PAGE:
# Angular Momentum of a counterweight

[SOLVED] Angular Momentum

1. Homework Statement
A 4.60 kg counterweight is attached to a light cord, which is wound around a spool (refer to Fig. 10.20). The spool is a uniform solid cylinder of radius 8.00 cm and mass 1.30 kg.
(a) What is the net torque on the system about the point O?
Magnitude
(b) When the counterweight has a speed v, the pulley has an angular speed = v/R. Determine the total angular momentum of the system about O.
(c) Using the fact that = dL/dt and your result from (b), calculate the acceleration of the counterweight.
2. Homework Equations
$$L = r X P$$
$$\tau = r X F$$
$$L = I\omega$$

3. The Attempt at a Solution
I was able to solve the first part:
$$\tau = rF$$
$$\tau = (0.08)(4.6)(9.8) = 3.61 Nm$$

I am not sure how to solve part B though, here is what I tried but it was wrong:

$$L_{net} = rp + I\omega$$
$$L_{net} = r X mv + I*\frac{v}{r}$$
$$L_{net} = v (r X m + \frac{I}{r})$$

I factored out the v because it doesn't give you the velocity, and the answer space looks like this:

________ X v kg *m^2/s

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Doc Al
Mentor
I am not sure how to solve part B though, here is what I tried but it was wrong:

$$L_{net} = rp + I\omega$$
$$L_{net} = r X mv + I*\frac{v}{r}$$
$$L_{net} = v (r X m + \frac{I}{r})$$
Looks OK to me--keep going.

Hint: What's the rotational inertia of a solid cylinder?

Rotational inertia of a solid cylinder is 0.5MR^2

With my equation there, at the rXm, do I have to do the cross product?

Doc Al
Mentor
Rotational inertia of a solid cylinder is 0.5MR^2
Good.

With my equation there, at the rXm, do I have to do the cross product?
You can only take cross products of vectors, so r X m doesn't make sense. (I was wondering if you meant that X as a cross product or just as multiplication.) The time to do the cross product is before you factor out the speed.

In the definition of angular momentum of a particle, $\vec{L} = \vec{r}\times m\vec{v}$, $\vec{r}$ is the position vector of the particle. The cross product turns out to be easy to evaluate in terms of r (the radius). So what is the angular momentum of the particle?

I don't know. I am a little unclear about how to do cross products.

Can someone tell me how I would go about cross producting $\vec{L} = \vec{r}\times m\vec{v}$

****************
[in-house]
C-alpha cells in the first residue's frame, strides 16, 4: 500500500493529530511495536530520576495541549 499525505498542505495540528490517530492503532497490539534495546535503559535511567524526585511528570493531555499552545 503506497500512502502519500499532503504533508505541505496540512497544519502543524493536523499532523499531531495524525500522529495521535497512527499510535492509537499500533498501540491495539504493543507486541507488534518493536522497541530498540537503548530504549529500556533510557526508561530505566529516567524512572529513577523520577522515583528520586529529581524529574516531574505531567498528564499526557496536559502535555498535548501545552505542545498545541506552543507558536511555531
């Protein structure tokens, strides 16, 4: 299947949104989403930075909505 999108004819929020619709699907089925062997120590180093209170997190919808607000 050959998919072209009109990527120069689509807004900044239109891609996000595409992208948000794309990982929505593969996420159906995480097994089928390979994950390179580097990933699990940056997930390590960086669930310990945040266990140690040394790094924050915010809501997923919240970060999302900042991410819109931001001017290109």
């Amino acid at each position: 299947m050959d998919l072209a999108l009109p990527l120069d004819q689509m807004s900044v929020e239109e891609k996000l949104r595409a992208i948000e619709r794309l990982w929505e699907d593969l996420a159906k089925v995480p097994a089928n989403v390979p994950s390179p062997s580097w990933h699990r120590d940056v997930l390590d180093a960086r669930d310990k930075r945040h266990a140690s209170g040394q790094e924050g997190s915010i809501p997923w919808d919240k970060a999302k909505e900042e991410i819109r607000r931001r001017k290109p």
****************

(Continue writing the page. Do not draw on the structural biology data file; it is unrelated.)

1. Homework Statement
A 4.60 kg counterweight is attached to a light cord, which is wound around a spool (refer to Fig. 10.20). The spool is a uniform solid cylinder of radius 8.00 cm and mass 1.30 kg.
(a) What is the net torque on the system about the point O?
Magnitude
(b) When the counterweight has a speed v, the pulley has an angular speed = v/R. Determine the total angular momentum of the system about O.
(c) Using the fact that = dL/dt and your result from (b), calculate the acceleration of the counterweight.

2. Homework Equations
$$L = r X P$$
$$\tau = r X F$$
$$L = I\omega$$
3. The Attempt at a Solution
I was able to solve the first part:
$$\tau = rF$$
$$\tau = (0.08)(4.6)(9.8) = 3.61 Nm$$

I am not sure how to solve part B though,

$$L_{net} = rp + I\omega$$
$$L_{net} = (r)mv + I*\frac{v}{r}$$

$$L_{net} = v (rm + \frac{I}{r})$$
$$L_{net} = v [ (.08)(4.6) + \frac{1}{2}(1.30)(.08)]}$$
$$L_{net} = v(0.42)$$

I factored out the v because it doesn't give you the velocity, and the answer space looks like this:

________ X v kg *m^2/s

Is that how I would go about part B? Thanks

Last edited by a moderator:
Doc Al
Mentor
Looks good to me.

Can you help me with part c?

Doc Al
Mentor
Can you help me with part c?
What's the full statement of part c? (Your initial post has something missing.) You'll need to take the derivative of L (that's what dL/dt means).

sorry, yes I know i have to take the derivative...
Here is the post:
Using the fact that t = dL/dt and your result from (b), calculate the acceleration of the counterweight.

so would it be: 3.61 = dL/dt and dL/dt= 0.42dv/dt and dv/dt is acceleration so would it be a= 3.61*0.42

Doc Al
Mentor
so would it be: 3.61 = dL/dt and dL/dt= 0.42dv/dt and dv/dt is acceleration
Good.
so would it be a= 3.61*0.42
Divide, not multiply, by 0.42.

haha yeah i just realized that.

Thank ye

Re: [SOLVED] Angular Momentum

just wondering what units the final answer is in - if the counterweight is just accelerating downwards, do we still write the answer in rads/sec^2 ?

Re: [SOLVED] Angular Momentum

or would it be in N*s/kg?

(N*m)/(kg*m^2/s)

Doc Al
Mentor
Re: [SOLVED] Angular Momentum

just wondering what units the final answer is in - if the counterweight is just accelerating downwards, do we still write the answer in rads/sec^2 ?
The final answer for what question? rads/sec^2 are units for angular acceleration; the counterweight has linear acceleration, which has units of m/s^2.

Re: [SOLVED] Angular Momentum

The final answer for what question? rads/sec^2 are units for angular acceleration; the counterweight has linear acceleration, which has units of m/s^2.
thankyou! :) i was thinking angular acceleration *facepalm* :)